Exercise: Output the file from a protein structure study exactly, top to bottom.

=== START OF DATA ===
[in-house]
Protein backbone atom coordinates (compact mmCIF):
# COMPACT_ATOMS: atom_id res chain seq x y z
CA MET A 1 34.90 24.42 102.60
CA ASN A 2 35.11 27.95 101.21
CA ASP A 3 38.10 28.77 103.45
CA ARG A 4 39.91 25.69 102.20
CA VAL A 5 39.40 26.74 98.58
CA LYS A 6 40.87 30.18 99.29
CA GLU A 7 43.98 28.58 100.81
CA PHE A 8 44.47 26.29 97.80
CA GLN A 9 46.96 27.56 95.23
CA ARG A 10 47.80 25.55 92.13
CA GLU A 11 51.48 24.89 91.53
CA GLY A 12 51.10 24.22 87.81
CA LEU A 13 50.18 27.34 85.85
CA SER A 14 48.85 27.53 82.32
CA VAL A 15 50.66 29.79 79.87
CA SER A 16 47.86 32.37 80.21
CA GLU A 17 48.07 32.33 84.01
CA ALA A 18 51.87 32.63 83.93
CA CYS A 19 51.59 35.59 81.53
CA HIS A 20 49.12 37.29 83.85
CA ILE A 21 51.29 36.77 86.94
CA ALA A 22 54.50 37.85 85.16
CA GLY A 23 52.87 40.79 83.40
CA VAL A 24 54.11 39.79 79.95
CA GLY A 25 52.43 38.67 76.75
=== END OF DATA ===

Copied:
[in-house]
Protein backbone atom coordinates (compact mmCIF):
# COMPACT_ATOMS: atom_id res chain seq x y z
CA MET A 1 34.90 24.42 102.60
CA ASN A 2 35.11 27.95 101.21
CA ASP A 3 38.10 28.77 103.45
CA ARG A 4 39.91 25.69 102.20
CA VAL A 5 39.40 26.74 98.58
CA LYS A 6 40.87 30.18 99.29
CA GLU A 7 43.98 28.58 100.81
CA PHE A 8 44.47 26.29 97.80
CA GLN A 9 46.96 27.56 95.23
CA ARG A 10 47.80 25.55 92.13
CA GLU A 11 51.48 24.89 91.53
CA GLY A 12 51.10 24.22 87.81
CA LEU A 13 50.18 27.34 85.85
CA SER A 14 48.85 27.53 82.32
CA VAL A 15 50.66 29.79 79.87
CA SER A 16 47.86 32.37 80.21
CA GLU A 17 48.07 32.33 84.01
CA ALA A 18 51.87 32.63 83.93
CA CYS A 19 51.59 35.59 81.53
CA HIS A 20 49.12 37.29 83.85
CA ILE A 21 51.29 36.77 86.94
CA ALA A 22 54.50 37.85 85.16
CA GLY A 23 52.87 40.79 83.40
CA VAL A 24 54.11 39.79 79.95
CA GLY A 25 52.43 38.67 76.75